The leaders of the Corbyn movement must soberly face up to the facts. Already, the left-wing Labour leader has been isolated within his own party by the right wing, with figures like Tom Watson, the deputy leader, successfully carrying out their “Project Anaconda” – aptly named after the snake that squeezes and suffocates its victims to death, rather than swallowing them head on. At points, Corbyn has even looked like an apparition – almost invisible over the past few months of turbulent political events.
Without any lead from the top on key questions such as Brexit, and with the bureaucratic official Momentum leadership showing an ever-increasing accommodation towards the Labour right wing , even Corbyn’s staunchest supporters are understandably losing patience. After coming out in their thousands to defend the Labour leader against the coup plotters, grassroots members expect to see action – deeds, not words.
Instead, Corbyn missed his opportunity after the second leadership election to democratise the Party and hold his opponents to account. In September, the mood of anger amongst the rank-and-file – disgusted by the Blairites’ summer spectacle – was such that a wave of deselections could have easily been democratically carried out in CLPs across the country. The Party could have been unified behind Corbyn and his programme, galvanising Labour’s new members to organise and take the fight against the Tories. But Corbyn’s call was not for mandatory reselection, but for compromise with those who had just stabbed him in the front.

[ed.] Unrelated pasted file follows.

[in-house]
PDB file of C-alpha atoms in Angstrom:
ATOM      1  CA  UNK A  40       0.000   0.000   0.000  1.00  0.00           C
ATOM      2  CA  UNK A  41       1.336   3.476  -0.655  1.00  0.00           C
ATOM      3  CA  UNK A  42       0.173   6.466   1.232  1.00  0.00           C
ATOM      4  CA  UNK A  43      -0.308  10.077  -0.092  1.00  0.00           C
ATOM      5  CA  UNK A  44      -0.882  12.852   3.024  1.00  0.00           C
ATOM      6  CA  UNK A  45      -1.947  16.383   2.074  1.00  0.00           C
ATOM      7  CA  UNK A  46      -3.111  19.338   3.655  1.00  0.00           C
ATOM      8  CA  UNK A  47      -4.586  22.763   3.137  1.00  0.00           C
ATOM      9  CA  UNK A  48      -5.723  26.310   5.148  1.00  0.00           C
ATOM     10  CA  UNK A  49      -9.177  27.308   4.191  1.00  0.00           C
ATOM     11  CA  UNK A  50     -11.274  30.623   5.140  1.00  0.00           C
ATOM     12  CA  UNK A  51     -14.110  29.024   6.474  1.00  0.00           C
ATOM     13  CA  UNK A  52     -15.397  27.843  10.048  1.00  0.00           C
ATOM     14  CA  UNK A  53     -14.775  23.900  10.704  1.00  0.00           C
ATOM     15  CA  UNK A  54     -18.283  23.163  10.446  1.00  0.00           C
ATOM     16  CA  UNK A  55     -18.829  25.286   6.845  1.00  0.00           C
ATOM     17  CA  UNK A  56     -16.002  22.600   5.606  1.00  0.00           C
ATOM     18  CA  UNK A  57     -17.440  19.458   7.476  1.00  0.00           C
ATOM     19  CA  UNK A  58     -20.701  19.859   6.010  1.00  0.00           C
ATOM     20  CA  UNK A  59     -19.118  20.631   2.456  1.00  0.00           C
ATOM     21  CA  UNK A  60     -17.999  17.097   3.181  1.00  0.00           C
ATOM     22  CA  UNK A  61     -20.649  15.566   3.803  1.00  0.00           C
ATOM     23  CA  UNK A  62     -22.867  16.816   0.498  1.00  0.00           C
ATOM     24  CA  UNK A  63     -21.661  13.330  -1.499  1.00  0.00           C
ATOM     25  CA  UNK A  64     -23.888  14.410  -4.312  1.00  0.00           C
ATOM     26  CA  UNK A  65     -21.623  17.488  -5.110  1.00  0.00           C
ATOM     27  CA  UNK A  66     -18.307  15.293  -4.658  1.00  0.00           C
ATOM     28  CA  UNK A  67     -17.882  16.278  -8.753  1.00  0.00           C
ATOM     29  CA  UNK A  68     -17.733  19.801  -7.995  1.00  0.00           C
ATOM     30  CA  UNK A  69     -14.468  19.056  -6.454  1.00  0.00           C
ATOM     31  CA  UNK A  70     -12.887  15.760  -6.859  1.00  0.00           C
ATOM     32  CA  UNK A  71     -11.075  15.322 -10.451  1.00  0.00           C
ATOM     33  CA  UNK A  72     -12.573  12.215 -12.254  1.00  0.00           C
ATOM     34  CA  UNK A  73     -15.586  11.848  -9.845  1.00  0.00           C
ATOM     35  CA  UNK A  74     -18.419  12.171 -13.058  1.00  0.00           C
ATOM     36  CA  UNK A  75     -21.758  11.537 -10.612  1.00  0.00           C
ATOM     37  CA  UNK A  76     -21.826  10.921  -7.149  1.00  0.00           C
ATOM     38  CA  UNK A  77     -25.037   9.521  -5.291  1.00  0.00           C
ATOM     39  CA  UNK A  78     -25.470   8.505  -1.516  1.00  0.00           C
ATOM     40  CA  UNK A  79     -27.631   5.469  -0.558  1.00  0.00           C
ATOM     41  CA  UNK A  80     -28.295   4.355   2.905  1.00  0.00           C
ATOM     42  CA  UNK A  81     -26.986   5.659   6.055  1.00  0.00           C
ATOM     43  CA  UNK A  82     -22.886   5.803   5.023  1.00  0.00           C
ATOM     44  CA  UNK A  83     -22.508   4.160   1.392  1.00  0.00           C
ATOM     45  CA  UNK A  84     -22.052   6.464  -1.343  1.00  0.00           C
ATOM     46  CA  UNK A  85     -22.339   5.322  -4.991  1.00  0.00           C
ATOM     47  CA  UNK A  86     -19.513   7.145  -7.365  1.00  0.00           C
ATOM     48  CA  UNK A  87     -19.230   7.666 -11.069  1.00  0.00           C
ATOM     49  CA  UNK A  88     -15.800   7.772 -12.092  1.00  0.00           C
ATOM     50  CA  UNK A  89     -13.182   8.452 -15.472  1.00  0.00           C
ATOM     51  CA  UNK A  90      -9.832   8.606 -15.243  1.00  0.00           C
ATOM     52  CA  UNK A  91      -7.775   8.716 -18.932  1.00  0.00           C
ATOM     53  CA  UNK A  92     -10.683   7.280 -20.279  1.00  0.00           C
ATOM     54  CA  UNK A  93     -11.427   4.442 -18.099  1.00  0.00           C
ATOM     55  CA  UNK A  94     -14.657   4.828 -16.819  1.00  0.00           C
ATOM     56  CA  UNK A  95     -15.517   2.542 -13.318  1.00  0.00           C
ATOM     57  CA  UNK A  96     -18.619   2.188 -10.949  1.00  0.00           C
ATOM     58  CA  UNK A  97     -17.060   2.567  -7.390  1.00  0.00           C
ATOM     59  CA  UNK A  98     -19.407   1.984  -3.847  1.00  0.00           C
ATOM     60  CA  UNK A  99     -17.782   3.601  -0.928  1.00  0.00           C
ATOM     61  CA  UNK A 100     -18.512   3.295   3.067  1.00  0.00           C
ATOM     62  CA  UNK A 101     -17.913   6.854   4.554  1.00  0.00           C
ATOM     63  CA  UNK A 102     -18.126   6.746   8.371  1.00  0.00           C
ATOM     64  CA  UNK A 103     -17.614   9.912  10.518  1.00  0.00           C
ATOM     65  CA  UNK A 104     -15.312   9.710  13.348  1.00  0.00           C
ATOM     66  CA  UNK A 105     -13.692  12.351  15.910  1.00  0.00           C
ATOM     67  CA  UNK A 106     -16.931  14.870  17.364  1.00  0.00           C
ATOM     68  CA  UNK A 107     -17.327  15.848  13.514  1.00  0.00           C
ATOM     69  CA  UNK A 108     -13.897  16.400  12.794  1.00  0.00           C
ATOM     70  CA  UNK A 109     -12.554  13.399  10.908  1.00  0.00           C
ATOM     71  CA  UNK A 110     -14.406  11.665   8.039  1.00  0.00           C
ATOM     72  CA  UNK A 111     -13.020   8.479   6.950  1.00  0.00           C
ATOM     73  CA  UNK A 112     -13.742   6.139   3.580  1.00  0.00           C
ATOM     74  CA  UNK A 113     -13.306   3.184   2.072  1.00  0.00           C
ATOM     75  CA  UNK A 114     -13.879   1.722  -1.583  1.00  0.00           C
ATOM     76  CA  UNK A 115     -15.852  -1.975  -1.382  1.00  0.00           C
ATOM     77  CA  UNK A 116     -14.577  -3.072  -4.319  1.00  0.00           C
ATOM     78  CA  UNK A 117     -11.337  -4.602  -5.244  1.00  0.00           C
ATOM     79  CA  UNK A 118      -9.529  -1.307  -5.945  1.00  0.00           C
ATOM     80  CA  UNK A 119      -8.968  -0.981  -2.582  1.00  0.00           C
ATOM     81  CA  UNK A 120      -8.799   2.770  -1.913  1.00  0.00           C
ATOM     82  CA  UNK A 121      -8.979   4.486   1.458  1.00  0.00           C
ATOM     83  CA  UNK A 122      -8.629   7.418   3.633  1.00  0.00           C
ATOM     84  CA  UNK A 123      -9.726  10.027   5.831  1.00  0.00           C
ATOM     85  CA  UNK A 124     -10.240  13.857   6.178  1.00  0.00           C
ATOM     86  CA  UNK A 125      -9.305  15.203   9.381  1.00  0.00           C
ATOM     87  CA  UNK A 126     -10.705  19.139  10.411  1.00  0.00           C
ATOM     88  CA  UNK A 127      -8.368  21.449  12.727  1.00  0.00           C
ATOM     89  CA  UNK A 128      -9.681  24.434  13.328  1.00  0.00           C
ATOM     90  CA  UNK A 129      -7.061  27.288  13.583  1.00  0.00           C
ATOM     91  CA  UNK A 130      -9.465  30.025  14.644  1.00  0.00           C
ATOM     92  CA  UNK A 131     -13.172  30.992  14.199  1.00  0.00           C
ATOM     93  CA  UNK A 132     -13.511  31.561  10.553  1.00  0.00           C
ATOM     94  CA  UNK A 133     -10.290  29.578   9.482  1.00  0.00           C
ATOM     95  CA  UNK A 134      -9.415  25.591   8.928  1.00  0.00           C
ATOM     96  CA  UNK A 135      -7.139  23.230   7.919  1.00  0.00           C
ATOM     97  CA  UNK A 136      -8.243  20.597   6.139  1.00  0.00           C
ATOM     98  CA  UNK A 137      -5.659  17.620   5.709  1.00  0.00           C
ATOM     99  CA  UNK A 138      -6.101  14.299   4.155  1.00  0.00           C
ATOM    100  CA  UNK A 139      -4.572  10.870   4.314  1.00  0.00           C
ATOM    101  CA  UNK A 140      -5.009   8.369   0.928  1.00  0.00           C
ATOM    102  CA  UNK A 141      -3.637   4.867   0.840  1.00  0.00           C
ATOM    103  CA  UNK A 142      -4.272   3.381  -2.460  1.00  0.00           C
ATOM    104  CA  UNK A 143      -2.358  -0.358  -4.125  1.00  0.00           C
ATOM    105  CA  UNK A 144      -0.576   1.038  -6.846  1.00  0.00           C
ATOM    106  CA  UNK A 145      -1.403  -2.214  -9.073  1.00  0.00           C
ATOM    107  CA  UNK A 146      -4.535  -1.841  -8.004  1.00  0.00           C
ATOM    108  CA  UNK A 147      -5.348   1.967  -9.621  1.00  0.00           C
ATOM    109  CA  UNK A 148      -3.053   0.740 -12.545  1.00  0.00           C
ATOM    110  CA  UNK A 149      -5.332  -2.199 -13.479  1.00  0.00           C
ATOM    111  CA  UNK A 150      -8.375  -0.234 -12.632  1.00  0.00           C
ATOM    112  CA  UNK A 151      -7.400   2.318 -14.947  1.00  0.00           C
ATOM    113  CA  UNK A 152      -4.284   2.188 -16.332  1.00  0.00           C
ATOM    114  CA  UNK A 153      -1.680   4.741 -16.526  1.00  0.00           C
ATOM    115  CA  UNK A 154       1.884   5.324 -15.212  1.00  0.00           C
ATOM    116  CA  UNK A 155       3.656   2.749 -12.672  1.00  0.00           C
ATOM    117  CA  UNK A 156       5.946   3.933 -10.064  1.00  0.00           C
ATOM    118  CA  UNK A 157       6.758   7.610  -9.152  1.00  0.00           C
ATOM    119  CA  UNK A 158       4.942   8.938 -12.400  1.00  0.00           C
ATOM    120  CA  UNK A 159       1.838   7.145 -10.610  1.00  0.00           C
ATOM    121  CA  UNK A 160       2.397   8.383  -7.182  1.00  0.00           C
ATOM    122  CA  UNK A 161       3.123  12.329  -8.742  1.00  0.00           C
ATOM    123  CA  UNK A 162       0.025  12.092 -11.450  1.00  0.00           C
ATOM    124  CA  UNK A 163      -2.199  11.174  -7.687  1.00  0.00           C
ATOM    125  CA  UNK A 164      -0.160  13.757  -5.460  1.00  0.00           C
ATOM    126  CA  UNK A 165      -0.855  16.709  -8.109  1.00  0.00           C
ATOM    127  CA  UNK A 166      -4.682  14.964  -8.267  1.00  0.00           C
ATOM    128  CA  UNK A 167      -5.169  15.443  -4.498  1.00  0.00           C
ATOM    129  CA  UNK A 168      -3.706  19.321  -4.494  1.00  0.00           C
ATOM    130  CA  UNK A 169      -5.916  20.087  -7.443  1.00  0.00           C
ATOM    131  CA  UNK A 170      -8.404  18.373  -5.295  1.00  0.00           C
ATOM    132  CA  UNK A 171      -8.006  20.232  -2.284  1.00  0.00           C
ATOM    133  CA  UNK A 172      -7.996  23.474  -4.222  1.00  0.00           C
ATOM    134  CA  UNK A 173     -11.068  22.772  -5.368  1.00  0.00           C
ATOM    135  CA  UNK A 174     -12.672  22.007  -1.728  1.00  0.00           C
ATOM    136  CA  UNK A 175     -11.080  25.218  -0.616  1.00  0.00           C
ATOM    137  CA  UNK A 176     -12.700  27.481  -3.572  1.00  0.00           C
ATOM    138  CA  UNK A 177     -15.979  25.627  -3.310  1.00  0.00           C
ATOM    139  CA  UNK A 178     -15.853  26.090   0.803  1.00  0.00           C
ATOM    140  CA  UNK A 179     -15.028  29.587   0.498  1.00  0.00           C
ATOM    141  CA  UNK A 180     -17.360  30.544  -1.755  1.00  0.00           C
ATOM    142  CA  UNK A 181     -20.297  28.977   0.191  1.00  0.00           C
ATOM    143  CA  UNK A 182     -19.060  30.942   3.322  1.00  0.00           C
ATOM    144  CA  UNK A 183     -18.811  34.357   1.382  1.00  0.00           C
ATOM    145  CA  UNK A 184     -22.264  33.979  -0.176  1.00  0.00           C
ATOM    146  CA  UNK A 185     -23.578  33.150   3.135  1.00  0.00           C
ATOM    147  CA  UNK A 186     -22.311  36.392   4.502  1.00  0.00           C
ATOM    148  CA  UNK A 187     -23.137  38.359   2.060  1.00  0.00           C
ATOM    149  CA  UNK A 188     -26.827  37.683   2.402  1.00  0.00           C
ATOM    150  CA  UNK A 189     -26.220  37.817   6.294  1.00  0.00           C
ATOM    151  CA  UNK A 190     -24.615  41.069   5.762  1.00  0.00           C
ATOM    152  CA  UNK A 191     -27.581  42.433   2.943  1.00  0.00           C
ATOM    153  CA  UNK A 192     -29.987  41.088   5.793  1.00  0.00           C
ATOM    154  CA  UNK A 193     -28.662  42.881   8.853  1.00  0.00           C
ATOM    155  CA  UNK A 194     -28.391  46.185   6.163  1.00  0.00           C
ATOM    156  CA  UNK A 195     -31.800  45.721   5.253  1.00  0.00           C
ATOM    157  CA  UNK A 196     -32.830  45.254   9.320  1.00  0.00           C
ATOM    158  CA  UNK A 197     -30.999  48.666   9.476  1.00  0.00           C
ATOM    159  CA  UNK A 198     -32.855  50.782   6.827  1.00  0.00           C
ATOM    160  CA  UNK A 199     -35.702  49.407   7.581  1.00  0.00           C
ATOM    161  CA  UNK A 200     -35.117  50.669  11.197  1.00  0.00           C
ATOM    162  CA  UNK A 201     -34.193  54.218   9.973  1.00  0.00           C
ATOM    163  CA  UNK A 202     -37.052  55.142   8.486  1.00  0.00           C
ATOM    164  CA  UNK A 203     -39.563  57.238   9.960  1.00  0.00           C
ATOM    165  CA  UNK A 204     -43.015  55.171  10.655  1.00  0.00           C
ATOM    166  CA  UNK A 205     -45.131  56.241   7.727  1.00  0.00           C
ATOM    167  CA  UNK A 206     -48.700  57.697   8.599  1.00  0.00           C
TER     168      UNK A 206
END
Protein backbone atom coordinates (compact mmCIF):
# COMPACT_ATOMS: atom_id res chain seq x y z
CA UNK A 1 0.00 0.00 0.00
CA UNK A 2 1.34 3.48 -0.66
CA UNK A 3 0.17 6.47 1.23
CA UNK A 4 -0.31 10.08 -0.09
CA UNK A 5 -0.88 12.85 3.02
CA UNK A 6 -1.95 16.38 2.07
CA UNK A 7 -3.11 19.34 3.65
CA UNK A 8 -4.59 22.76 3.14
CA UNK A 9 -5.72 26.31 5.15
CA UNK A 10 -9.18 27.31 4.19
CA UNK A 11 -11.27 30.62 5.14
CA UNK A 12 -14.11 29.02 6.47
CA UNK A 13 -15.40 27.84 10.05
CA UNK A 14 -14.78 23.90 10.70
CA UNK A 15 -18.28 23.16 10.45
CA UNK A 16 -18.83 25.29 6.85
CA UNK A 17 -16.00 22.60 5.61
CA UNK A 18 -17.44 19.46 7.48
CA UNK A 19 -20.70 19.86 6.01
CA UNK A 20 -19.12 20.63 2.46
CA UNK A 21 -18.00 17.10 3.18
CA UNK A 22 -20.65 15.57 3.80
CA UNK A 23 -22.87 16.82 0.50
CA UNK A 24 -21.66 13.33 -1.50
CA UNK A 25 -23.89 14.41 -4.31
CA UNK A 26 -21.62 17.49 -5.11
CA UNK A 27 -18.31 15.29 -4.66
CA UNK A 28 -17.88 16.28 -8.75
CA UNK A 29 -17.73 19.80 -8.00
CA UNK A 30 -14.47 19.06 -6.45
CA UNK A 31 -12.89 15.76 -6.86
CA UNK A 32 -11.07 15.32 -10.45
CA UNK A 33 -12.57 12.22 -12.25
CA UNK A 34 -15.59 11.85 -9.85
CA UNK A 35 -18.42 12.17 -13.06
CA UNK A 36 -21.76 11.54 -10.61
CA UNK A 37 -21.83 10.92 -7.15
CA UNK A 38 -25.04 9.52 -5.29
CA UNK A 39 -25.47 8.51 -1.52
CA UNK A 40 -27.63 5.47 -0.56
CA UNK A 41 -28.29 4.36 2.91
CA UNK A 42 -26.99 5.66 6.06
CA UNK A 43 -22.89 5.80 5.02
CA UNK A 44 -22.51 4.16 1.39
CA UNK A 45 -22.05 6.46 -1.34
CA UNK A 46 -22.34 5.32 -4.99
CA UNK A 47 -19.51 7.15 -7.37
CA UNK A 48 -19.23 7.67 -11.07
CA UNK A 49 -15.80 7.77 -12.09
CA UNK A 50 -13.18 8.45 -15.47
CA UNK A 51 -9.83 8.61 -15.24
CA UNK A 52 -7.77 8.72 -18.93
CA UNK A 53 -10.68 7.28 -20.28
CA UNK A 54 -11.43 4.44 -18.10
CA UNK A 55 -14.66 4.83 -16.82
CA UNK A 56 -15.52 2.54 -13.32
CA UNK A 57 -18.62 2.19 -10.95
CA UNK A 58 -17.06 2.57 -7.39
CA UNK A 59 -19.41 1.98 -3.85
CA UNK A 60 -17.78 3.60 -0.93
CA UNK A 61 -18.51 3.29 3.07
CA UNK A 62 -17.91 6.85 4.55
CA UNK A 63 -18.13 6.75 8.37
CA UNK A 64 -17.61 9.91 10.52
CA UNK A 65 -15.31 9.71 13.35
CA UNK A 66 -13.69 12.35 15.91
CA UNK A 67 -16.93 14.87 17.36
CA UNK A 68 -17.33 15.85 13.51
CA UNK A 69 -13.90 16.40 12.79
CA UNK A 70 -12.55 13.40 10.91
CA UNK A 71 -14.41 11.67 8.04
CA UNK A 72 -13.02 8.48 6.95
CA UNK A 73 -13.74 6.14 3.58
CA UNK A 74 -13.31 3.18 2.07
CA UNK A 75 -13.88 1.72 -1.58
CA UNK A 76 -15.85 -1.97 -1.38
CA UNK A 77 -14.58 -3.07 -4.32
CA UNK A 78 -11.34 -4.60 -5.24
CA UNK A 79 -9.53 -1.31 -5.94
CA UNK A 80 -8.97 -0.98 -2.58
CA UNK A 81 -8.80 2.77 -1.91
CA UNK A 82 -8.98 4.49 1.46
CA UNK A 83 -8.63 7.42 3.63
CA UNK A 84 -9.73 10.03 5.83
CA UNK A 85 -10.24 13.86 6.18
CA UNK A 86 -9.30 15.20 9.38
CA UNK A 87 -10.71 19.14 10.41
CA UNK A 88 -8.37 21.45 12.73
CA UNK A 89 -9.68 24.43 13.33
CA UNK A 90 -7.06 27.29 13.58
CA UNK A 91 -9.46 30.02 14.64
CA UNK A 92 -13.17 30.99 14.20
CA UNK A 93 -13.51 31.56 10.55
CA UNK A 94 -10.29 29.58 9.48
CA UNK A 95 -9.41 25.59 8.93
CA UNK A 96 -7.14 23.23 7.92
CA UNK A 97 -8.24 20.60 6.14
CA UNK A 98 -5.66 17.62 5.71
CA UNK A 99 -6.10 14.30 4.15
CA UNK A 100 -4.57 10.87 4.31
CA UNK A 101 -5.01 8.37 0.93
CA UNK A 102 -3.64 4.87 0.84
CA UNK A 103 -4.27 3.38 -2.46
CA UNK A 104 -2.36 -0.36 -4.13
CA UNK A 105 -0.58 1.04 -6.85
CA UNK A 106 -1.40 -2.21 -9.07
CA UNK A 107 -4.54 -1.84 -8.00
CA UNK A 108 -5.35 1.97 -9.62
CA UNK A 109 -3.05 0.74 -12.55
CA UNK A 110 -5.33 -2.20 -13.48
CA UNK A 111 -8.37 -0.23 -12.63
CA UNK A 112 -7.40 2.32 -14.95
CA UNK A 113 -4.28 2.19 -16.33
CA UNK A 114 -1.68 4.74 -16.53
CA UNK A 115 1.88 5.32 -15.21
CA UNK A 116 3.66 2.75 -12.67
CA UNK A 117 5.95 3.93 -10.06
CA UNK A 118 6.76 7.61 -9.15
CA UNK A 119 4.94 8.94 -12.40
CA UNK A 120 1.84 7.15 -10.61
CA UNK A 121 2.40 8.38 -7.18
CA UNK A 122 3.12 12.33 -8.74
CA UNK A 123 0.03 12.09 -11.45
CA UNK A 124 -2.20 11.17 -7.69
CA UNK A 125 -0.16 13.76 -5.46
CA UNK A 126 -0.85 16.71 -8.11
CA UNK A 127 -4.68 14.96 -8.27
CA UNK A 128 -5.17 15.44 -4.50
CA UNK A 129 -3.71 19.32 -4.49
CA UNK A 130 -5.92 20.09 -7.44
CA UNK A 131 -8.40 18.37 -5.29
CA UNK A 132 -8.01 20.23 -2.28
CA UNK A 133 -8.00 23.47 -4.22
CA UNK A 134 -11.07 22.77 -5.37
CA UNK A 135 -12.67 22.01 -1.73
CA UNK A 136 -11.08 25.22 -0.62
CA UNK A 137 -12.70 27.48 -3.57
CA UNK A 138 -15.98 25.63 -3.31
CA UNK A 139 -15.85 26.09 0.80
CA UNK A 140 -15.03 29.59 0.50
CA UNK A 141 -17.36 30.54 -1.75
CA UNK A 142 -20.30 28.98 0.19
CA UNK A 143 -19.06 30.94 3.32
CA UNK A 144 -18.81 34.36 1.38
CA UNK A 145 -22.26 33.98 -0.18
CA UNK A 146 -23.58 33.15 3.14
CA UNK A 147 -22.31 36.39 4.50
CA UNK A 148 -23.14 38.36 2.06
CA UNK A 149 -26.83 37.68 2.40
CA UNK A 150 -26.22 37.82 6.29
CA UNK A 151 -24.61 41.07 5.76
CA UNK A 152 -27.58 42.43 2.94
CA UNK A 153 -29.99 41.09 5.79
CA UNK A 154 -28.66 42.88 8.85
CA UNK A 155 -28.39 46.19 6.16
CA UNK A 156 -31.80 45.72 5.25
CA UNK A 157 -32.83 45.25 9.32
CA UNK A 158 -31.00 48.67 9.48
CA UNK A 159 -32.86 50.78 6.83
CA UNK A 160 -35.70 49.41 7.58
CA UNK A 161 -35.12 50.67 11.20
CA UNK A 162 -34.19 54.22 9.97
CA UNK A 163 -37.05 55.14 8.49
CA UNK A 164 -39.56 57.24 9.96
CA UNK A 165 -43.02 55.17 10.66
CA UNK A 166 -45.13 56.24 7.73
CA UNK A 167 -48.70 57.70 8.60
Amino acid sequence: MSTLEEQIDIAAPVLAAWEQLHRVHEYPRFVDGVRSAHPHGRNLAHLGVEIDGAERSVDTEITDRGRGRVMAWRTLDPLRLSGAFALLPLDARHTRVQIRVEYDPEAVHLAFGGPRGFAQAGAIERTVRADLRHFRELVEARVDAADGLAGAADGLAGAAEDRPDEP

With the moment lost, the momentum has been lost also (no pun intended). Corbyn has found himself isolated and stranded, reflected in the weak and vacillating Labour position in relation to Brexit.
Kick out the Blairites! Kick out the Tories!
There is still time to turn the situation around, however. The Tories’ strength is superficial. Faced with two years of tension over the Brexit negotiations, cracks will quickly emerge and widen for May and her Tory government. Trump’s state visit, on the back of the Prime Minister’s invitation, has already caused concern and embarrassment for the Establishment. The reactionary US President and his friends in Downing Street will be met by an unprecedented surge of opposition on the streets. Already, tens of thousands have come out militantly in cities across Britain in protest against this renewal of the “special relationship”.
In order to transform the situation, Corbyn must lead the charge to transform the Labour Party. The call must be made for new members to get involved and organised and take back control of the Party at all levels, from top to bottom. Mandatory reselection must be put at the top of the agenda, to renew the PLP and replace the current crop of right-wingers with genuine fighting representatives of the working class. And, above all, a bold socialist alternative must be presented to workers and youth. Only in this way can Labour cut across the xenophobia and chauvinism surrounding Brexit, bring the real class issues to the fore, and put an end to the current Tory government and their programme of austerity.